Moral hypocrisy on full display

The US government is outraged, just outraged, that the Myanmar military government has engaged in torture and is demanding that those responsible be prosecuted.

The U.S. State Department expressed outrage and demanded an investigation on Friday after The Associated Press reported that Myanmar’s military has been torturing detainees in a systemic way across the country.

The United Nations’ top expert on human rights in Myanmar also called for strong international pressure on the military. And lawmakers in Washington urged Congress to act in the wake of AP’s investigation, which was based on interviews with 28 people, including women and children, imprisoned and released since the military took control of the government in February.

“We are outraged and disturbed by ongoing reports of the Burmese military regime’s use of ‘systematic torture’ across the country,” the State Department said, using Myanmar’s other name, Burma. “Reports of torture in Burma must be credibly investigated and those responsible for such abuses must be held accountable.”

AP’s report, which included photographic evidence, sketches and letters from prisoners, along with testimony from three recently defected military officials, provides the most comprehensive look since the takeover into a highly secretive detention system that has held more than 9,000 people. The AP identified a dozen interrogation centers in use across Myanmar, in addition to prisons and police lockups, based on interviews and satellite imagery.

Is it asking for too much for one, just one, reporter, from any of the mainstream media outlets in the US to ask the US government what it has done about prosecuting those in the highest levels of the US government who created a system that was torturing detainees all over the world in secret detention sites and why those responsible for such abuses are never held accountable, as is being demanded of the Myanmar military? The US government goes to great lengths to try to keep the details of its torture practices secret.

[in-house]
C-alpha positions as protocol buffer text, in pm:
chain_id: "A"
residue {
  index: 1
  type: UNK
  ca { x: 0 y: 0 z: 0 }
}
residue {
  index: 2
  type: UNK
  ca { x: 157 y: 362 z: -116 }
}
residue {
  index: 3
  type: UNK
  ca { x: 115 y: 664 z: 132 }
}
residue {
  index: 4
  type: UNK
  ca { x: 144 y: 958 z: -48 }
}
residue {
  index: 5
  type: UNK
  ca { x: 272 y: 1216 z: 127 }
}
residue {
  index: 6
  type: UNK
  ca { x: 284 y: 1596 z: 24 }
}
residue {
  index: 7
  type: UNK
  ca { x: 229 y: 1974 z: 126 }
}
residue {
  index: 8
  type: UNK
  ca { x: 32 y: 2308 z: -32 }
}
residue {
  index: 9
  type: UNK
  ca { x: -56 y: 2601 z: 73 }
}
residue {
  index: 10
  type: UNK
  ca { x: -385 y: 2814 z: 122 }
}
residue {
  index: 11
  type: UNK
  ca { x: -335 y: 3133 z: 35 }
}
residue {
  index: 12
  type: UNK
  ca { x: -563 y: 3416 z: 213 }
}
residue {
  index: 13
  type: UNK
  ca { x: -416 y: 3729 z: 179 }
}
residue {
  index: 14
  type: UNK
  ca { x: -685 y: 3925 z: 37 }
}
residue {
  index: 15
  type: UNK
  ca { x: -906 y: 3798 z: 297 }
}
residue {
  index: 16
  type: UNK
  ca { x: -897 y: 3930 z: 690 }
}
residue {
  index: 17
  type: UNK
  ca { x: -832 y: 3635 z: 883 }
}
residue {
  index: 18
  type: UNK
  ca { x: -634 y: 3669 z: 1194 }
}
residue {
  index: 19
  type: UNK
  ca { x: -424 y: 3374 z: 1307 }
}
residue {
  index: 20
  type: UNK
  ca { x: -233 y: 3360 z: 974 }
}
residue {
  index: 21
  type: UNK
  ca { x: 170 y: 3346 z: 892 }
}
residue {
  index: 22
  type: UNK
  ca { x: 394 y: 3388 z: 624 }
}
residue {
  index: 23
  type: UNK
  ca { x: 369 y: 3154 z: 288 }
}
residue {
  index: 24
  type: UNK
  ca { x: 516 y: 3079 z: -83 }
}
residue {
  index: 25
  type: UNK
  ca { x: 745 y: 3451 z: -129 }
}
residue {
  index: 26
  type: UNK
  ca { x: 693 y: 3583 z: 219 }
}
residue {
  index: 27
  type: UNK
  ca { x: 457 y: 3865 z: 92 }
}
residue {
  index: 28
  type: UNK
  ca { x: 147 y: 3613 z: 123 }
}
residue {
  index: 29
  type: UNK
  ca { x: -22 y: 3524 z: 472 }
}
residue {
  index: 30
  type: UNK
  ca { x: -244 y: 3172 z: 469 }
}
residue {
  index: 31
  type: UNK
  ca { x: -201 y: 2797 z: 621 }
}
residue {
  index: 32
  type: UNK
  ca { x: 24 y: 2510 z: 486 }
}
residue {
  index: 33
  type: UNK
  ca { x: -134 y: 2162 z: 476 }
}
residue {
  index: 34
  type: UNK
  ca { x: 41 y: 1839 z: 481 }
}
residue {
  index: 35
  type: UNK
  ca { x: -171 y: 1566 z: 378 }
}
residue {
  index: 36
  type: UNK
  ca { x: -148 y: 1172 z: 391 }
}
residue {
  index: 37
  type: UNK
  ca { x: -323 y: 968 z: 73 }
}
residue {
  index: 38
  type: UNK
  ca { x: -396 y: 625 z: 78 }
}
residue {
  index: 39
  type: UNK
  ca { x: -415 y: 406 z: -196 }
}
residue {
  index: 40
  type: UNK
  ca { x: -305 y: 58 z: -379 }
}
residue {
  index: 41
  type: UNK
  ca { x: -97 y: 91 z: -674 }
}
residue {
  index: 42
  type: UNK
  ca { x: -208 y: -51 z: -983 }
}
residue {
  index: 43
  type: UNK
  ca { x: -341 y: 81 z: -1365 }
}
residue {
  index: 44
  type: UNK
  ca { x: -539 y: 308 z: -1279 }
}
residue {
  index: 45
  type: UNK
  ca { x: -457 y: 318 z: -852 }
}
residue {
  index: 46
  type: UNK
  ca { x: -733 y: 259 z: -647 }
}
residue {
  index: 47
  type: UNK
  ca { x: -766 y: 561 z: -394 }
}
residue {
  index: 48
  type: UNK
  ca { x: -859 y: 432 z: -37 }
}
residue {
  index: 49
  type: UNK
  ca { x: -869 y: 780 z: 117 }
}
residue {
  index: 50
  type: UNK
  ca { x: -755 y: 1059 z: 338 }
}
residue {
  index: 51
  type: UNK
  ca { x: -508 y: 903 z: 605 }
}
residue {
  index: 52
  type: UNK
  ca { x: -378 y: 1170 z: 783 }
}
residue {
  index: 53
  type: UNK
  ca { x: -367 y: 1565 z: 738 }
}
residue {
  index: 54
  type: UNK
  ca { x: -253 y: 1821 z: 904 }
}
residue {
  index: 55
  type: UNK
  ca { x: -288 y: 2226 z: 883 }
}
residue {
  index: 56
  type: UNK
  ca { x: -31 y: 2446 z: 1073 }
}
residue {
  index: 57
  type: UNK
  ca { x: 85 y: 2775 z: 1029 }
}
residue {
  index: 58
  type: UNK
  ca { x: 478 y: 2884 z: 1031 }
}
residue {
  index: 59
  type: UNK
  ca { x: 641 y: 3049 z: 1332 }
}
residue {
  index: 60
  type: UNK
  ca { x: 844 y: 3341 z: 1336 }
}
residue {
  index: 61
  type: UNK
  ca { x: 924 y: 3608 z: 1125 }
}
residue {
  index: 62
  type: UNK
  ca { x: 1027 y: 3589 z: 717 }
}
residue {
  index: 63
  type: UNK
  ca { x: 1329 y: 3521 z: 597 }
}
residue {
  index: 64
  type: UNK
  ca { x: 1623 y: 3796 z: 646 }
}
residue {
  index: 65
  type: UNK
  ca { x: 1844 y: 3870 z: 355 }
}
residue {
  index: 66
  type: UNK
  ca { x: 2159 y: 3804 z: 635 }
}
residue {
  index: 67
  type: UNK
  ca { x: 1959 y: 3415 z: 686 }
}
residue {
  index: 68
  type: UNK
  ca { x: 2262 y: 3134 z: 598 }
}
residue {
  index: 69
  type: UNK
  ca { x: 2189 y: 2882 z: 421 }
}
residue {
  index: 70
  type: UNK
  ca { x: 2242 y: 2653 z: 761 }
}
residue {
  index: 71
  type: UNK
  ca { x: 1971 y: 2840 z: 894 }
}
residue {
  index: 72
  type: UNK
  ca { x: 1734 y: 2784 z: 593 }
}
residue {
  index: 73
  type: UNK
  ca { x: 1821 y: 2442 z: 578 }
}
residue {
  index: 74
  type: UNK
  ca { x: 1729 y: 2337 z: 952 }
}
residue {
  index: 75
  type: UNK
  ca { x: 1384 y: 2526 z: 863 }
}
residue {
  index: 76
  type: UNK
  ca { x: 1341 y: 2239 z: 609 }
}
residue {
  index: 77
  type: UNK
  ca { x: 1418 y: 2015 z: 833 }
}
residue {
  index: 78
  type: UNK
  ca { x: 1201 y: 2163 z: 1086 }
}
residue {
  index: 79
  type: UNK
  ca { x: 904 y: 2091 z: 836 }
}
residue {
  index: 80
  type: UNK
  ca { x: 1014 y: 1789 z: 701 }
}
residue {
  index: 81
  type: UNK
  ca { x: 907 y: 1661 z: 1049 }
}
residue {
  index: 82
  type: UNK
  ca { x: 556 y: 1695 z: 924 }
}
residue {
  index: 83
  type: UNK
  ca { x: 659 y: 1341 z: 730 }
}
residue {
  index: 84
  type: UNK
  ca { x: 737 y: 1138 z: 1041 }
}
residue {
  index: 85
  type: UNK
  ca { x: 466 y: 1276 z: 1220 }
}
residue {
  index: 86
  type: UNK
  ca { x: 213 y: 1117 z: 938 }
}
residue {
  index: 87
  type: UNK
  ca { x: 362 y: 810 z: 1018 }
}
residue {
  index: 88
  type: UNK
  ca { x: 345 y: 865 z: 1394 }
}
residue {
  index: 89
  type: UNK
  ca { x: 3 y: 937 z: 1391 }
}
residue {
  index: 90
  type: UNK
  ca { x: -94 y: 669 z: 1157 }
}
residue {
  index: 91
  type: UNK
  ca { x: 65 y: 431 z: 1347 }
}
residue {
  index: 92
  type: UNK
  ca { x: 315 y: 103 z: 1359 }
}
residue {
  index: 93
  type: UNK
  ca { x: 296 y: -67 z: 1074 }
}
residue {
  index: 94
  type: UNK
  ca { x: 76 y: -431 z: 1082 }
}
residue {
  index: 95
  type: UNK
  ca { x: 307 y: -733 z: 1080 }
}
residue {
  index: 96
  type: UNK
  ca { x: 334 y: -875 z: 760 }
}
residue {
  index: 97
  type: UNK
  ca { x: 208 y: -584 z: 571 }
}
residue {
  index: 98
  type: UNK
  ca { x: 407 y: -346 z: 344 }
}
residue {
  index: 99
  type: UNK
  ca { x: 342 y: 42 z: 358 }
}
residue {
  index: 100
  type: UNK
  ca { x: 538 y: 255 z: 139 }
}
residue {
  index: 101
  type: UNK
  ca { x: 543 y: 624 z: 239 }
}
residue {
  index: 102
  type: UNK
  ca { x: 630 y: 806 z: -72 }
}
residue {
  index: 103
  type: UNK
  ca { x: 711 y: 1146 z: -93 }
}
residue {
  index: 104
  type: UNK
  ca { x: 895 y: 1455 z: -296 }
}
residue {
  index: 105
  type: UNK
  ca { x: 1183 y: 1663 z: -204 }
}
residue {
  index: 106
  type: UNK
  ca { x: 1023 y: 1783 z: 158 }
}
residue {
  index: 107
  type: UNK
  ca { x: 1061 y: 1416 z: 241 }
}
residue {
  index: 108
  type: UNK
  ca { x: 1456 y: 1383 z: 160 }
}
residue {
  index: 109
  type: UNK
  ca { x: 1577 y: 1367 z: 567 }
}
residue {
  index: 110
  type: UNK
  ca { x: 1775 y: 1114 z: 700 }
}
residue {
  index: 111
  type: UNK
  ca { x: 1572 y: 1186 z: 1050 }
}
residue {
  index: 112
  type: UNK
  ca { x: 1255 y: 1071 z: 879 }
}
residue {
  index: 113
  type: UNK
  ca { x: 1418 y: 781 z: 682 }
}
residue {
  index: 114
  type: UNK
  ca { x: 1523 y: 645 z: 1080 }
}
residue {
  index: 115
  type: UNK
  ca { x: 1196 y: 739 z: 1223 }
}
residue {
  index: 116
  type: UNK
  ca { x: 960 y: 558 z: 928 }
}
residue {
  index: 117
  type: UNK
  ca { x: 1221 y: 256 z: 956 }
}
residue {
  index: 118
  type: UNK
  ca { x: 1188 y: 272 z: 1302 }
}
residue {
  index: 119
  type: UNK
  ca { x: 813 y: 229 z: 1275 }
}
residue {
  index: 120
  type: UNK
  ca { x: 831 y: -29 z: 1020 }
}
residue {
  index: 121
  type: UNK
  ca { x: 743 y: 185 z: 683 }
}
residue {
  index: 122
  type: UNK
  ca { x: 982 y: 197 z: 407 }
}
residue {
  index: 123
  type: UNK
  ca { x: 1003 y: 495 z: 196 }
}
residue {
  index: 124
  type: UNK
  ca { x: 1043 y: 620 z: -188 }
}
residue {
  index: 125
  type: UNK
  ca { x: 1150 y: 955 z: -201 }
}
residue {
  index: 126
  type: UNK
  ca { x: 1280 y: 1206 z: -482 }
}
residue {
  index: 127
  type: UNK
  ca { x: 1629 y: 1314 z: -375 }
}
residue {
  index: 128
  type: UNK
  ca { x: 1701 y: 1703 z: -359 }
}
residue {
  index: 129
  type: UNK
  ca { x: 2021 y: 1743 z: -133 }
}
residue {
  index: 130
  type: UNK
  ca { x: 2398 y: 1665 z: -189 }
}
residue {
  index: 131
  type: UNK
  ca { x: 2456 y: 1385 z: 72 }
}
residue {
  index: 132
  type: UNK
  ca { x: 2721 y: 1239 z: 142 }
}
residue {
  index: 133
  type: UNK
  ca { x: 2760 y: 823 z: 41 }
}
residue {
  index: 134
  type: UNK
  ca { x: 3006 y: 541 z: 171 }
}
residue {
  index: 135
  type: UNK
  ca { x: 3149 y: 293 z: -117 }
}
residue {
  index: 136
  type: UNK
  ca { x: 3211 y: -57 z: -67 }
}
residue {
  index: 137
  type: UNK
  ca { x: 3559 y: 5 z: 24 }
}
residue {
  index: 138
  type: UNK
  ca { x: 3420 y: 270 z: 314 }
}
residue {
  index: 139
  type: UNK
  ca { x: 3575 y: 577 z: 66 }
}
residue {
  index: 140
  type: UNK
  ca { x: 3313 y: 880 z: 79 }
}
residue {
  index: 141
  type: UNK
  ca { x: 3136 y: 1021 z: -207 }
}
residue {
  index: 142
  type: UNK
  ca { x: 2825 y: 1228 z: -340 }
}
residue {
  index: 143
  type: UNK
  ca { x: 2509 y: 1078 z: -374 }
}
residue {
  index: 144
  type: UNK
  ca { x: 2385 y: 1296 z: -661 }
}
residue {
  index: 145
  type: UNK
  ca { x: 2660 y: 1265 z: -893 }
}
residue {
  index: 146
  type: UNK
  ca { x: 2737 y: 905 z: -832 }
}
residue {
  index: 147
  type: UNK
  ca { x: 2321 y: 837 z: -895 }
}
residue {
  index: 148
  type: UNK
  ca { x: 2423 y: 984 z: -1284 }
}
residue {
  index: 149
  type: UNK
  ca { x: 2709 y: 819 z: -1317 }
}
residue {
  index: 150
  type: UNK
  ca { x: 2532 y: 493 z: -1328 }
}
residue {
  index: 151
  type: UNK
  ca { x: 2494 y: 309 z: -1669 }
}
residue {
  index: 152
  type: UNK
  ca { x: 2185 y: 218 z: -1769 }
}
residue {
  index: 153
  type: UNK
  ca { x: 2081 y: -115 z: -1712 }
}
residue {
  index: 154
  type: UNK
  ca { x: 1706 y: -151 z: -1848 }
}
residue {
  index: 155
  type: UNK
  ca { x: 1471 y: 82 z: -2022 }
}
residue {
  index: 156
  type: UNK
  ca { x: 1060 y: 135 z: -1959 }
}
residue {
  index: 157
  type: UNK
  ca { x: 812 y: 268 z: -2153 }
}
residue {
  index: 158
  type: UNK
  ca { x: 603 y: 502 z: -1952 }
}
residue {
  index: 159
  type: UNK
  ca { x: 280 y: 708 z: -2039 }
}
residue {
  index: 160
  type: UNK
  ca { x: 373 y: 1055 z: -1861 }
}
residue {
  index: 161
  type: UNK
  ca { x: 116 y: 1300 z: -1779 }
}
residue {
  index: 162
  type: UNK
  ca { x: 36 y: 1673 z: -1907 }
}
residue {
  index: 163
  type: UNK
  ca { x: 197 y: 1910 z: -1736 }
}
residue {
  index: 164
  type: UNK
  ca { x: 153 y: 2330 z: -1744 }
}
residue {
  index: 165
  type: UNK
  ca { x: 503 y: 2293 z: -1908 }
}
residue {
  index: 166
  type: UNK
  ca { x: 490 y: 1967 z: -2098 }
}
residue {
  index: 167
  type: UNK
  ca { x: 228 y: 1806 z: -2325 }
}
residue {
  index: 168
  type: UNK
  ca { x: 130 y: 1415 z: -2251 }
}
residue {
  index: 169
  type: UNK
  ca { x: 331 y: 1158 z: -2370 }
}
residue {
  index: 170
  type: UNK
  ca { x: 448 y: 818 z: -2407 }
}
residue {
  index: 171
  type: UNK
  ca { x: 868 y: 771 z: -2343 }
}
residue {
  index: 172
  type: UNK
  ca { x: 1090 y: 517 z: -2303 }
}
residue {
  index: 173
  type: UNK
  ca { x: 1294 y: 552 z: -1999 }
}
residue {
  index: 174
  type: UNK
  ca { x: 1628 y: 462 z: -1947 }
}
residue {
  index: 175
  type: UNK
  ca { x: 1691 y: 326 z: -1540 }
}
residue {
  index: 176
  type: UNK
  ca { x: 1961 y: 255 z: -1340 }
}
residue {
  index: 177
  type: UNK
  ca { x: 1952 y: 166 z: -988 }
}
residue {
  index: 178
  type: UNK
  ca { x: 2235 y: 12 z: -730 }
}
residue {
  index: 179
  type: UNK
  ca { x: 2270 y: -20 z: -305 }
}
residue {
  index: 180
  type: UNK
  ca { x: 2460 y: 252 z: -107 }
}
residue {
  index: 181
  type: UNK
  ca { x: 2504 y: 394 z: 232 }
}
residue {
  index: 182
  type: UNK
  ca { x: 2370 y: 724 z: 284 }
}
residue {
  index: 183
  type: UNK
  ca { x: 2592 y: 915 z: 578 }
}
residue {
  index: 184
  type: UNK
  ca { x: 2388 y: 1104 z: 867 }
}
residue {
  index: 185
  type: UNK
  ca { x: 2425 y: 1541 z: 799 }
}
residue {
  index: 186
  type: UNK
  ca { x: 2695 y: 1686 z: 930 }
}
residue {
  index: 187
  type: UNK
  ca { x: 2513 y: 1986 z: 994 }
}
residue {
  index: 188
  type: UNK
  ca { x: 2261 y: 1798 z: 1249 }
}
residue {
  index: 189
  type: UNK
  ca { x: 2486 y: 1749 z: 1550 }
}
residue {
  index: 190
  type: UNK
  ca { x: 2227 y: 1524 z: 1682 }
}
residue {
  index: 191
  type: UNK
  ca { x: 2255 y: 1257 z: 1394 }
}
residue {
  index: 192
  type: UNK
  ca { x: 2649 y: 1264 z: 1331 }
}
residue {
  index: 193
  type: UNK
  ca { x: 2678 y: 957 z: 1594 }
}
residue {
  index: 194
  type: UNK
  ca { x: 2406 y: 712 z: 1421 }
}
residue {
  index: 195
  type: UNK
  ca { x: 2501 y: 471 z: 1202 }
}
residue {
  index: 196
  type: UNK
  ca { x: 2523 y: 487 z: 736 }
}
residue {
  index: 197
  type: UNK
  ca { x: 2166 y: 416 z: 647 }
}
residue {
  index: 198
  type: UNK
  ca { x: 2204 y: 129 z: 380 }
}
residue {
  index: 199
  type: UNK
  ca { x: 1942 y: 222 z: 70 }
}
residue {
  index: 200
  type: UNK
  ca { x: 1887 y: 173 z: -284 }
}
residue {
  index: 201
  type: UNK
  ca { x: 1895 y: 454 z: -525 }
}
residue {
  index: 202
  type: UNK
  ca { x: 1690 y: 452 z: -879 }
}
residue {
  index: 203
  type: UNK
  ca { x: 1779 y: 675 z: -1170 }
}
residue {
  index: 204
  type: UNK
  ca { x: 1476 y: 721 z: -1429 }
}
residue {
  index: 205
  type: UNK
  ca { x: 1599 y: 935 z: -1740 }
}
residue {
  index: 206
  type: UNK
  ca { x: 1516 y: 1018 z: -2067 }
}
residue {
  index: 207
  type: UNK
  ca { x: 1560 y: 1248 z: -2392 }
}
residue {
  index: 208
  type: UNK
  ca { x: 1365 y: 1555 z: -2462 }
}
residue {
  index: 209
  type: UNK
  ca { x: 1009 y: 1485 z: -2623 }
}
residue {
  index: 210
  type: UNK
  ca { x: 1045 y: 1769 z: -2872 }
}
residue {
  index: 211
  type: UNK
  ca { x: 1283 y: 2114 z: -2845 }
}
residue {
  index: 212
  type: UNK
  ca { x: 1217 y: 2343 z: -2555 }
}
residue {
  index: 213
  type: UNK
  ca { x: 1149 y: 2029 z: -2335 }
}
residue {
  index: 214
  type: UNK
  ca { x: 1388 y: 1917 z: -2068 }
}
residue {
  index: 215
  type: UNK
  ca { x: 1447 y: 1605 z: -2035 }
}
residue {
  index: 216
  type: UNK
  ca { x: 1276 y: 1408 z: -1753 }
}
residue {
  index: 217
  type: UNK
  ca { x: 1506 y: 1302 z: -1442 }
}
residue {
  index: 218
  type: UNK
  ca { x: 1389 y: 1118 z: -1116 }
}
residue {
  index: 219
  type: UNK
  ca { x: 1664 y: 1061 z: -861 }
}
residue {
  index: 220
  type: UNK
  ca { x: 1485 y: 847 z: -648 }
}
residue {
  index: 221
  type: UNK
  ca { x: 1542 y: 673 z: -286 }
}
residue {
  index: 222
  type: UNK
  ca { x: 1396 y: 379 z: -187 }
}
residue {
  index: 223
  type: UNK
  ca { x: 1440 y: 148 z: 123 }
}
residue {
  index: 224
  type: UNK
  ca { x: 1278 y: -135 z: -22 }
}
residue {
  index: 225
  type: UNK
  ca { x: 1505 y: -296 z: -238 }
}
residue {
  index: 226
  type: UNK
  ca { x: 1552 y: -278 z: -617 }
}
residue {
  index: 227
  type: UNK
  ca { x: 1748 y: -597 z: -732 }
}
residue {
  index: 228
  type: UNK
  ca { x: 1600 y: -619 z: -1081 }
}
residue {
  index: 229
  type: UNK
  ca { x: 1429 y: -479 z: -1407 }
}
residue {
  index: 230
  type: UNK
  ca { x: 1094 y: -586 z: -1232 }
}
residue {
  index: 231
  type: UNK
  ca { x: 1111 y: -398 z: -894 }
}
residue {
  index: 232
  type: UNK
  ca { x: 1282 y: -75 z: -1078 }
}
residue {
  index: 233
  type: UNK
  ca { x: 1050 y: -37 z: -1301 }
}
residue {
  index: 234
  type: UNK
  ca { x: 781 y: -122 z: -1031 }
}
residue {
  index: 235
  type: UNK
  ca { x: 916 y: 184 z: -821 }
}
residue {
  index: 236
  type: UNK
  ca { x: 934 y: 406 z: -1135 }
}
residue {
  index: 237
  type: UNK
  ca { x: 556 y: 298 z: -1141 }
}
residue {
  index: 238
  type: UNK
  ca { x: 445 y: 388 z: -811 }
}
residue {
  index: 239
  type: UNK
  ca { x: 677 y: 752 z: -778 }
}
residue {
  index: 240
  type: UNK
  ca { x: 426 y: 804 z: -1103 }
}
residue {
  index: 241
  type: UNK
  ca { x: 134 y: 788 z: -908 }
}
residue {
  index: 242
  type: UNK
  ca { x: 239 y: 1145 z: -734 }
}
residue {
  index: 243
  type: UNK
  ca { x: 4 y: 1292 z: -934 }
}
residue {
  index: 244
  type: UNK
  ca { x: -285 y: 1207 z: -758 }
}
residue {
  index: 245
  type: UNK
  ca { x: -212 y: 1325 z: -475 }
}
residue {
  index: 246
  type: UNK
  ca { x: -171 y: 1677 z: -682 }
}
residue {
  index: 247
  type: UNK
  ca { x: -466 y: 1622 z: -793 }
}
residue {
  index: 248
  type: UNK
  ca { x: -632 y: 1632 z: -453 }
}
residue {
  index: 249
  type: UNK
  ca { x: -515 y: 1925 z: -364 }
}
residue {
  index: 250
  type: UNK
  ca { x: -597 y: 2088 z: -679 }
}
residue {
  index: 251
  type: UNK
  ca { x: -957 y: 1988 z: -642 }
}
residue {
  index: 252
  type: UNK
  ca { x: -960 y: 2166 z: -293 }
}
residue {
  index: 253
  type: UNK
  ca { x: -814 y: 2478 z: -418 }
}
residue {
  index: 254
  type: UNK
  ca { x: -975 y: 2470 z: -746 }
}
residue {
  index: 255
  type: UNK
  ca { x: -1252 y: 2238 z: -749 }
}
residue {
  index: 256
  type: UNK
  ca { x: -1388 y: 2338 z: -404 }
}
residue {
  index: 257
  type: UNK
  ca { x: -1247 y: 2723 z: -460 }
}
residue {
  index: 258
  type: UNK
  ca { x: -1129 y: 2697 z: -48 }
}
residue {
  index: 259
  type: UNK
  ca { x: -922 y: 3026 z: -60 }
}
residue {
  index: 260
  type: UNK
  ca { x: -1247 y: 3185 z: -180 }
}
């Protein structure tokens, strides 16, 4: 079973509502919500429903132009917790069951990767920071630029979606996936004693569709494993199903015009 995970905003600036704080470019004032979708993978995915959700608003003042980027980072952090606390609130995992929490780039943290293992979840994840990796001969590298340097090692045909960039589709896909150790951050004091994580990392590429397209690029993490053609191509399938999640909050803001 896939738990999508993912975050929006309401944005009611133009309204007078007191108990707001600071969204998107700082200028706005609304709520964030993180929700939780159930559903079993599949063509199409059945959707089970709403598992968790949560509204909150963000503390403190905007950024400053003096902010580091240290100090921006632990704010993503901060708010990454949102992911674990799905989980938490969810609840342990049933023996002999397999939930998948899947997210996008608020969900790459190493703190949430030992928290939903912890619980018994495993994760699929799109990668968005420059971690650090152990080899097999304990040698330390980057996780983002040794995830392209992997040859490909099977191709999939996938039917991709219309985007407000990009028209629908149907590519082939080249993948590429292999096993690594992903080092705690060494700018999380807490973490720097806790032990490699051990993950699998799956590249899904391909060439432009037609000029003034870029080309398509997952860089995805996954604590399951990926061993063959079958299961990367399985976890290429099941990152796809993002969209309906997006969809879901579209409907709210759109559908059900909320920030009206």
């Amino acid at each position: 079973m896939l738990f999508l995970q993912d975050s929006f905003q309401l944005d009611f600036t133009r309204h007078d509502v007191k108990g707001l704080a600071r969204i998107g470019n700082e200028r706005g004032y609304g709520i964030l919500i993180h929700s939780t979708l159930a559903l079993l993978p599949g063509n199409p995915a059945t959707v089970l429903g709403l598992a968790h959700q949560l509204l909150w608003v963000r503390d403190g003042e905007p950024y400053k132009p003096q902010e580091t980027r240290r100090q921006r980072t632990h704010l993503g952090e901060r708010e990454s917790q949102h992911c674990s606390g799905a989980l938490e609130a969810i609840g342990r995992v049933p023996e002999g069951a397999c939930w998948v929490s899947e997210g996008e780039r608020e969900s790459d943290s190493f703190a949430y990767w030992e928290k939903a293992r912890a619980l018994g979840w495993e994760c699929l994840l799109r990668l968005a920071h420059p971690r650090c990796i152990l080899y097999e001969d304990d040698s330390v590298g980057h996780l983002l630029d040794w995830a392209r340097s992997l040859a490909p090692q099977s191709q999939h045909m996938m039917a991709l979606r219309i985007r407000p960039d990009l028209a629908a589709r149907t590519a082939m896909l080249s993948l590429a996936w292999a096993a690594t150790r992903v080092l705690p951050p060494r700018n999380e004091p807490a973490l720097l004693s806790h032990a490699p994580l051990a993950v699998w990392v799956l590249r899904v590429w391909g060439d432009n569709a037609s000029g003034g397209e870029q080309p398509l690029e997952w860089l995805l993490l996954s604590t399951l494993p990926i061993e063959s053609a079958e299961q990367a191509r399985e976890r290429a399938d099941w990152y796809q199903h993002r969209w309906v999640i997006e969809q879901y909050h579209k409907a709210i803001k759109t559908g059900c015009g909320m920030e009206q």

This willful blindness is all the more blatant when on the very same day as the US expresses outrage at the Myanmar government’s torture practices, a Guantanamo detainee detailed his own torture at the hands of the US government in a US military tribunal, though we have had many such testimonies before including the scandalous behavior at Abu Ghraib.

It was the first time any of the so-called high-value detainees held at the US base in Cuba have been able to testify about what the US has euphemistically called “enhanced interrogation” but has been widely condemned as torture. “I thought I was going to die,” he said.

Khan spoke of being suspended naked from a ceiling beam for long periods, doused repeatedly with ice water to keep him awake for days. He described having his head held under water to the point of near drowning, only to have water poured into his nose and mouth when the interrogators let him up. He was beaten, given forced enemas, sexually assaulted and starved in overseas prisons whose locations were not disclosed.

A jury of eight military officers sentenced him to 26 years in prison.